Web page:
Block parties: The original Facebook
Sandra Tweed has lived in the same house in the 1200-block of West 15th for 15 years. She knows most of the neighbours on her street, but admits she never really got a chance to meet anyone living beyond that radius. Until last year. That’s when she and one of her friends in the neighbourhood decided to organize a neighbourhood block party.
It was the first time she’d met any of denizens of the 1300-block. But they weren’t the only ones she got to meet. They came from all over Norgate, and beyond — some from as far away as Woodcroft.
This year, the second annual Norgate block party attracted nearly 300 people — about 100 more than the inaugural event the year before.
And there was lots of fun to be had: drinks and goodies, a pie-eating contest, street hockey, prizes, bouncy castle, water-gun fights, a demonstration by the local fire department and a series of community booths. And it was all for a good cause: the Soroush Ayandeh Mihan Institute, which cares for orphans in Iran.
“It’s a pretty busy street. It’s kind of cool to be able to walk down the middle of your street one afternoon a year,” says Tweed who approached the District of North Vancouver two years ago about getting a permit to shut down two blocks on West 15th.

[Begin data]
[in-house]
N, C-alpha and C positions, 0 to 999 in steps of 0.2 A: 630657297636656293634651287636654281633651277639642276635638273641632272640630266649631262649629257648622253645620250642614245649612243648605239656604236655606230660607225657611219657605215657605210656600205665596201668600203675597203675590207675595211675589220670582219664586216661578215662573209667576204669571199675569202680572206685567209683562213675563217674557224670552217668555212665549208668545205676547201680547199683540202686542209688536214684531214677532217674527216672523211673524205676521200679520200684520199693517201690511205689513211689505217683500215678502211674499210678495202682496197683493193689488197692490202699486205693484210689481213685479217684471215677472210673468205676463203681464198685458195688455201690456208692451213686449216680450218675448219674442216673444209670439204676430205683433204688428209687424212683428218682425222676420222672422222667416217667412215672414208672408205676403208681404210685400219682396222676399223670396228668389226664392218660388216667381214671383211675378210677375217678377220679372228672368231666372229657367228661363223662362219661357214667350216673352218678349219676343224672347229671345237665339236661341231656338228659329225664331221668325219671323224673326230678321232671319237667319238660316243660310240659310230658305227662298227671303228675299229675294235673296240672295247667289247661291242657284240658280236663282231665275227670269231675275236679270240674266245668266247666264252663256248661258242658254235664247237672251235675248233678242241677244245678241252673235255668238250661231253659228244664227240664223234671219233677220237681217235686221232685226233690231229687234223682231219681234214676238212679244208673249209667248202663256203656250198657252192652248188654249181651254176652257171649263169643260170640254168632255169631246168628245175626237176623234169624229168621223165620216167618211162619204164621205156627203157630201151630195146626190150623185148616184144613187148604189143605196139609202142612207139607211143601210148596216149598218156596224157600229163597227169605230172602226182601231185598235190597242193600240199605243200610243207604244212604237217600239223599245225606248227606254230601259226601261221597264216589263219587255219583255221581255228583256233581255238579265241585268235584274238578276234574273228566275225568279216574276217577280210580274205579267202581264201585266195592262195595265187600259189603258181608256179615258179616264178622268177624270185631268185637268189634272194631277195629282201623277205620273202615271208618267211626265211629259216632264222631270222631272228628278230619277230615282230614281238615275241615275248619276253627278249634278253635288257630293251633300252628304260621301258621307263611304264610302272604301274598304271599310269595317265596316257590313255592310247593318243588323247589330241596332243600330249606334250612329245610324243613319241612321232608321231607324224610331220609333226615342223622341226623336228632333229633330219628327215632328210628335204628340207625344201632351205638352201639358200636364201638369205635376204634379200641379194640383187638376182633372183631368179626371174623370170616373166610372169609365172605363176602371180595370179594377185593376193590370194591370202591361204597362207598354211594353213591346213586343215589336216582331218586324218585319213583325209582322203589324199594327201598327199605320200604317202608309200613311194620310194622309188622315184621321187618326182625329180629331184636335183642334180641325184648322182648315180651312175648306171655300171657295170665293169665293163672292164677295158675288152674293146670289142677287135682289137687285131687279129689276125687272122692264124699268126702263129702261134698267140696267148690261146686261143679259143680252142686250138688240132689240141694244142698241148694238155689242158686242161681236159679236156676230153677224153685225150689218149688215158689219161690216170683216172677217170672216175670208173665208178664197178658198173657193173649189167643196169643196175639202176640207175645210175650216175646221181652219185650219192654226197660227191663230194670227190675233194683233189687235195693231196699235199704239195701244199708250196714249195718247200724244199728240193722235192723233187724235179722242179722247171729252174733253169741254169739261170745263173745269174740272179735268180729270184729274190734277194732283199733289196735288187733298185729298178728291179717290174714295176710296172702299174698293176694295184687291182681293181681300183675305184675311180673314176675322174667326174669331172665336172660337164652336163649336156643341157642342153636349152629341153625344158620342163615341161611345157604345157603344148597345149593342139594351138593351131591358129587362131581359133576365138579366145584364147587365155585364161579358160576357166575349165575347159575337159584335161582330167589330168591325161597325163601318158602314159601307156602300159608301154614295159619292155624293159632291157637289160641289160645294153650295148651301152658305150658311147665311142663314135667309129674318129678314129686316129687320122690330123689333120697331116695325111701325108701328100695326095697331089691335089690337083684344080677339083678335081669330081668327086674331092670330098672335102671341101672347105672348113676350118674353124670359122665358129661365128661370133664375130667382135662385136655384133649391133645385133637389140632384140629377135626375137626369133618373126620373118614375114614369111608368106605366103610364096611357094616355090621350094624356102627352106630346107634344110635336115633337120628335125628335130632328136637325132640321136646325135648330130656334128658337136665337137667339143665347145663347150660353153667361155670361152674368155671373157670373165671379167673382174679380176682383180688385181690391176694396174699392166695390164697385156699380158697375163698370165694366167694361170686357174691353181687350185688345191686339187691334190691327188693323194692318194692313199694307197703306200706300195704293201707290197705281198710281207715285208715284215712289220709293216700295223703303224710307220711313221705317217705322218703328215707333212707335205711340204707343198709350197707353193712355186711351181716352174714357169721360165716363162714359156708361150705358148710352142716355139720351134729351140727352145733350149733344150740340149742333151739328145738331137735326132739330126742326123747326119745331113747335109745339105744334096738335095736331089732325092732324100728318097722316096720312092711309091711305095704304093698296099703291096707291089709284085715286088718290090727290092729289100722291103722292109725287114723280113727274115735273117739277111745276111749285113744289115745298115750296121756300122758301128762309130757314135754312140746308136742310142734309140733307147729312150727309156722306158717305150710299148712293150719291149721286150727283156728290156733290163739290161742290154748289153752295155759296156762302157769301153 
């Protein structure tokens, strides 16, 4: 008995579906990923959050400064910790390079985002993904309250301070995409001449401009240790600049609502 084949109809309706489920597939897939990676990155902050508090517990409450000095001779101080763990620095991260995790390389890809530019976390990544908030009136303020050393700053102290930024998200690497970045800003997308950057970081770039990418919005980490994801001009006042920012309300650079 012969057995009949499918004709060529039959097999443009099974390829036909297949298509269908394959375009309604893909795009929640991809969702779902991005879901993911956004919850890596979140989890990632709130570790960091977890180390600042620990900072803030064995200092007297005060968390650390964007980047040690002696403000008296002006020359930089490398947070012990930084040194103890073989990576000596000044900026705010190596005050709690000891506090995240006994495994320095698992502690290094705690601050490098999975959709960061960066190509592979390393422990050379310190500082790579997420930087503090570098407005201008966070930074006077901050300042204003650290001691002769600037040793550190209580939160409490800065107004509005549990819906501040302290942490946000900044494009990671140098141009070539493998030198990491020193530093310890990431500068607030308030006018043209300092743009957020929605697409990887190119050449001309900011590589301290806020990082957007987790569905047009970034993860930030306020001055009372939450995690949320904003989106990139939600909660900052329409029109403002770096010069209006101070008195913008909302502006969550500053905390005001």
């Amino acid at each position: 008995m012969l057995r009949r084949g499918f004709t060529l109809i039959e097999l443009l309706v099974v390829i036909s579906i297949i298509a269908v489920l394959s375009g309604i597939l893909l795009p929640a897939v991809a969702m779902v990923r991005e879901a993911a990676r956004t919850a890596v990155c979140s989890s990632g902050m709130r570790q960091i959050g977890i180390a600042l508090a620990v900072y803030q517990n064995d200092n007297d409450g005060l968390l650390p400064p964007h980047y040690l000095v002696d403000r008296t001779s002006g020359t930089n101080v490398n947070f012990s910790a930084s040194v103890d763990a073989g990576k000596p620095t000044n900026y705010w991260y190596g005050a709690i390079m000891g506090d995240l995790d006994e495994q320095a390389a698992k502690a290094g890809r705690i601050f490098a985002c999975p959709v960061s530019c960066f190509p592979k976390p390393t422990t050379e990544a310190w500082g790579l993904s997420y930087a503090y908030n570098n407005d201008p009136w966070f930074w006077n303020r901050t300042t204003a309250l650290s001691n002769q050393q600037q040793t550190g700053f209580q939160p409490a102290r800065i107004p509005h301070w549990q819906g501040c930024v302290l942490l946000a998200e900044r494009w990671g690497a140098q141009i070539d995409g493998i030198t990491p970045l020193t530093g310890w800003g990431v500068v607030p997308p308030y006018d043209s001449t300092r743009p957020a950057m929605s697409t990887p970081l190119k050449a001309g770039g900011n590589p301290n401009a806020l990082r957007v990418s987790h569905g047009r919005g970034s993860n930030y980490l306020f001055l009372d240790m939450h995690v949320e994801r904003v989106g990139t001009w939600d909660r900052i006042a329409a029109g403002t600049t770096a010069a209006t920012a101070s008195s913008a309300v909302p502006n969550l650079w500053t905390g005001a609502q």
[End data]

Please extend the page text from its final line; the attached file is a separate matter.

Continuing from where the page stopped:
Because Tweed and fellow organizers put up posters this year and invited local businesses it turned into a much bigger party, with a great deal of diversity.
The local mosque, which serves many nationalities, invited its worshippers to bring a dish from their home country. So, along with serving hot dogs they also served up a variety of international dishes, like for instance falafels, a Middle Eastern staple.
A group of Korean Buddhist nuns living in the neighbourhood cooked tofu on a portable grill outside their home and served a variety of fresh fruits.
“It was just really cool,” Tweed said of the event.
The best part for Tweed was seeing the kids have a blast and meeting people from the community.
“People getting to know each other,” she said.
Since the inaugural block party in 2012 Tweed has gotten to know people in the 1300-block and beyond.
“I see them, and I recognize them, and it’s so much better.”
As anyone whose ever organized a block party knows it’s hard work — from acquiring permits, to organizing volunteers and food and much more.
But as the positive feedback flooded in, Tweed and one of the other organizers, Arlene King, began to immediately talk about next year’s block party.
Tweed has always known that Norgate has a strong sense of community. Now she just knows a few more neighbours by their first names.